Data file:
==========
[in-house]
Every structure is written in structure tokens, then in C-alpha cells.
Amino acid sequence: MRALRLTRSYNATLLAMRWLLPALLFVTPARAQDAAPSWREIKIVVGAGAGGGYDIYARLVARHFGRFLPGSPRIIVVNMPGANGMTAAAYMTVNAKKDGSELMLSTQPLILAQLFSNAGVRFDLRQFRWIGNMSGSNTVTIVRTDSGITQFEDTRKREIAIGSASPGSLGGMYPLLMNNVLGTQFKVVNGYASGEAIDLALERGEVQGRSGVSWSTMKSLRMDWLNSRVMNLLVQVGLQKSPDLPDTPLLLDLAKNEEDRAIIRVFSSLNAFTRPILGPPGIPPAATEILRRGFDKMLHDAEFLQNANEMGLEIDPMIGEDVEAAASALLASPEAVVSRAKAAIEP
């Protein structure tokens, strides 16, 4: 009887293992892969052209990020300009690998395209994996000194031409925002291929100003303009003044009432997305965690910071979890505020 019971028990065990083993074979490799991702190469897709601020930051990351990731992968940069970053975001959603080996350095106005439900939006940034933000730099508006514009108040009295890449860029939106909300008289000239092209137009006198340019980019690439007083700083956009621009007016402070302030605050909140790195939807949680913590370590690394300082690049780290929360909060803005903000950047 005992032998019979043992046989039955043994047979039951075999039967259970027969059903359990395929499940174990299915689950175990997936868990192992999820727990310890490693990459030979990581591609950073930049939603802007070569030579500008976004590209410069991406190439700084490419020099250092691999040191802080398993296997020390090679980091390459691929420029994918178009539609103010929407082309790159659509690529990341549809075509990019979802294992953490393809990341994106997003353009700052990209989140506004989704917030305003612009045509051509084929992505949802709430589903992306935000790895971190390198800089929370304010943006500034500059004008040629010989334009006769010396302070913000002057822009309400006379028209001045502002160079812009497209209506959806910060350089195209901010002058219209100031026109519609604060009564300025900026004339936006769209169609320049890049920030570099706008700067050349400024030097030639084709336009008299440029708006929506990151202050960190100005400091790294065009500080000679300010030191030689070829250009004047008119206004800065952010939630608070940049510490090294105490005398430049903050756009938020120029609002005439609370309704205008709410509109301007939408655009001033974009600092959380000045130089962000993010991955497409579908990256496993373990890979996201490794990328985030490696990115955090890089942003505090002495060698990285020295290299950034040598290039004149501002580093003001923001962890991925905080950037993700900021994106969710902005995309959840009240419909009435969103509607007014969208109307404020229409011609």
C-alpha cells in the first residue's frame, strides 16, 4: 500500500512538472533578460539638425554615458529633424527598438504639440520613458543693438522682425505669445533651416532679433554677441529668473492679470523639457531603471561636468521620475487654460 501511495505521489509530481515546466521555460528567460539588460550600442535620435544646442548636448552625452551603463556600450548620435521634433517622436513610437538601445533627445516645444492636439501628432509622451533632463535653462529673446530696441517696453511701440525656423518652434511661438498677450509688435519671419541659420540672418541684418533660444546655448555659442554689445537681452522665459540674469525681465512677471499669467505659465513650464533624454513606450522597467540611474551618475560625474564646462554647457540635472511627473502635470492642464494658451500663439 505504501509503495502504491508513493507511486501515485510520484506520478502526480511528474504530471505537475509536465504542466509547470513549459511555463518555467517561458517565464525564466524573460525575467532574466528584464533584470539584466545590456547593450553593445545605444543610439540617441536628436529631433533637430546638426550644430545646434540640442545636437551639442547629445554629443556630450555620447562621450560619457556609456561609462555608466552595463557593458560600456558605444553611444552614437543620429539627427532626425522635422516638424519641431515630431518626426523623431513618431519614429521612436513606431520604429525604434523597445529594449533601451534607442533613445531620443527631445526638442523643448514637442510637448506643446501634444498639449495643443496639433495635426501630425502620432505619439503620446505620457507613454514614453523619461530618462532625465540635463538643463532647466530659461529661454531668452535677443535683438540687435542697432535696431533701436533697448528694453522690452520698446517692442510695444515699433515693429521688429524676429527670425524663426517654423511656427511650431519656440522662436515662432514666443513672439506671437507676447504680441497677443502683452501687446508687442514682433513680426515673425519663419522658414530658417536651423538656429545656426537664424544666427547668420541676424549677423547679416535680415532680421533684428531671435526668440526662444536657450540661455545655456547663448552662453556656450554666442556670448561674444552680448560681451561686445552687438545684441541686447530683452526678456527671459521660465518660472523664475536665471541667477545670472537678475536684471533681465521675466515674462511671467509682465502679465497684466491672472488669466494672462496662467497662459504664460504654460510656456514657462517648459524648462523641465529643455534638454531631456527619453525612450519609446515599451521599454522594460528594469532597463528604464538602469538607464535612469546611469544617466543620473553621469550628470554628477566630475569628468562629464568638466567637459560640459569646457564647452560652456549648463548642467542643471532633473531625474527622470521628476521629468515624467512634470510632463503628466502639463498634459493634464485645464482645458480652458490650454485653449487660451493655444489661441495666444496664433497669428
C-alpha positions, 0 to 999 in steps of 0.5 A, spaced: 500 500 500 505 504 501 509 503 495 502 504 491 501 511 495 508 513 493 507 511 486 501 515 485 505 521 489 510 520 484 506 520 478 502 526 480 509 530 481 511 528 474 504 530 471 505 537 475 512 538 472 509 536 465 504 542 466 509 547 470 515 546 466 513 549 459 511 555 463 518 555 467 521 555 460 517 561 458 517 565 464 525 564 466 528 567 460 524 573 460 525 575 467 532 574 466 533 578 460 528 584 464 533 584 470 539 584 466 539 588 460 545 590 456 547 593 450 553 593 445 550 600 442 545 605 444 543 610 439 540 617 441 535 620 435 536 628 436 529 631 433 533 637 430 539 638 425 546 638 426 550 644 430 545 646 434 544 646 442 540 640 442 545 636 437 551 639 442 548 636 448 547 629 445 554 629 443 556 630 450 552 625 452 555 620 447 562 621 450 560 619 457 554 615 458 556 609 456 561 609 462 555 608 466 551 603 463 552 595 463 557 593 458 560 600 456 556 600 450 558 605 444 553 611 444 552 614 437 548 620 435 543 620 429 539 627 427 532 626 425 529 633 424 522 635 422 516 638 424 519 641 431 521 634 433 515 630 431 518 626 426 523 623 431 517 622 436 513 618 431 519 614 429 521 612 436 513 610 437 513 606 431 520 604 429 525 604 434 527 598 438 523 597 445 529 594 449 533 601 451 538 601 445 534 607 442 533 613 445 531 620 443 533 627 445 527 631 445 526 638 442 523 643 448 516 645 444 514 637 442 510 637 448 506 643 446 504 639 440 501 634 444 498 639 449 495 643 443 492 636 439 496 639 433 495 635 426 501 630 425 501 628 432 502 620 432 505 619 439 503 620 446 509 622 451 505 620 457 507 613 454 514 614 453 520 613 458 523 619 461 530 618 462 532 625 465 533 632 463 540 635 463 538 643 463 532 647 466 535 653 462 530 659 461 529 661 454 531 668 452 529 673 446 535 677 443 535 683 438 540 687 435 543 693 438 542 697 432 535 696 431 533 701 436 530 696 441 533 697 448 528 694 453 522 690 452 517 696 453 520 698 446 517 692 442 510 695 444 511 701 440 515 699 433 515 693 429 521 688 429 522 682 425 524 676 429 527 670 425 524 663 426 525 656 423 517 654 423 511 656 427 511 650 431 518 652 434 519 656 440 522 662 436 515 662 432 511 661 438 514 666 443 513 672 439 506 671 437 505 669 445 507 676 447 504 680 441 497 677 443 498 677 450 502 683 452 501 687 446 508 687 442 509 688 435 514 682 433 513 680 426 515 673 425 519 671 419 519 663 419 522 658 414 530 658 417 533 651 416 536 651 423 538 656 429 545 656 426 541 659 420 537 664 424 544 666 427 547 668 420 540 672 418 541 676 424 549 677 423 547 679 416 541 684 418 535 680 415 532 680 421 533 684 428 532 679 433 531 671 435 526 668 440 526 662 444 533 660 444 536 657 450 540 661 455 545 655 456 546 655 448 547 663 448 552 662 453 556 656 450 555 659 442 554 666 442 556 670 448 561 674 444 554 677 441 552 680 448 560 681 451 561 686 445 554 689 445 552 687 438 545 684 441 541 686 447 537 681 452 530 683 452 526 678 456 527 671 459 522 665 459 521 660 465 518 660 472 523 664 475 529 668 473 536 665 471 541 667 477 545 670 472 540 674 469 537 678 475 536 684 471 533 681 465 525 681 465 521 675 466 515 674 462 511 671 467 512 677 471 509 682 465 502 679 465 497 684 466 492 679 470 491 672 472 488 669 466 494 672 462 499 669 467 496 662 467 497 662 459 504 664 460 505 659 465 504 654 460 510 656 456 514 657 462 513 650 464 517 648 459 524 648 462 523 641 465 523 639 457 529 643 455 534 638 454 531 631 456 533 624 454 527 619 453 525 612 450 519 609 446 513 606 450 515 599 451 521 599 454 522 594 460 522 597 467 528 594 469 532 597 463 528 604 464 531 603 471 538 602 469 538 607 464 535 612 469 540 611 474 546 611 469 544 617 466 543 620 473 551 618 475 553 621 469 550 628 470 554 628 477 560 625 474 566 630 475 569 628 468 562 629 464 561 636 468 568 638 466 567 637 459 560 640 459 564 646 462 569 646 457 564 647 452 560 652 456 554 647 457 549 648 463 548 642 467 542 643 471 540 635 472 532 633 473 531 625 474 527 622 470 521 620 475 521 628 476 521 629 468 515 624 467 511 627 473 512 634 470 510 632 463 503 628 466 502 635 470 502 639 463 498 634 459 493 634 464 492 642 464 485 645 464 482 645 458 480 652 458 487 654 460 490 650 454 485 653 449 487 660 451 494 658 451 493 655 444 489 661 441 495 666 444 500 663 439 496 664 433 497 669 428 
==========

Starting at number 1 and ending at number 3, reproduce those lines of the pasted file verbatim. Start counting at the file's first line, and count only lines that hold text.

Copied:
[in-house]
Every structure is written in structure tokens, then in C-alpha cells.
Amino acid sequence: MRALRLTRSYNATLLAMRWLLPALLFVTPARAQDAAPSWREIKIVVGAGAGGGYDIYARLVARHFGRFLPGSPRIIVVNMPGANGMTAAAYMTVNAKKDGSELMLSTQPLILAQLFSNAGVRFDLRQFRWIGNMSGSNTVTIVRTDSGITQFEDTRKREIAIGSASPGSLGGMYPLLMNNVLGTQFKVVNGYASGEAIDLALERGEVQGRSGVSWSTMKSLRMDWLNSRVMNLLVQVGLQKSPDLPDTPLLLDLAKNEEDRAIIRVFSSLNAFTRPILGPPGIPPAATEILRRGFDKMLHDAEFLQNANEMGLEIDPMIGEDVEAAASALLASPEAVVSRAKAAIEP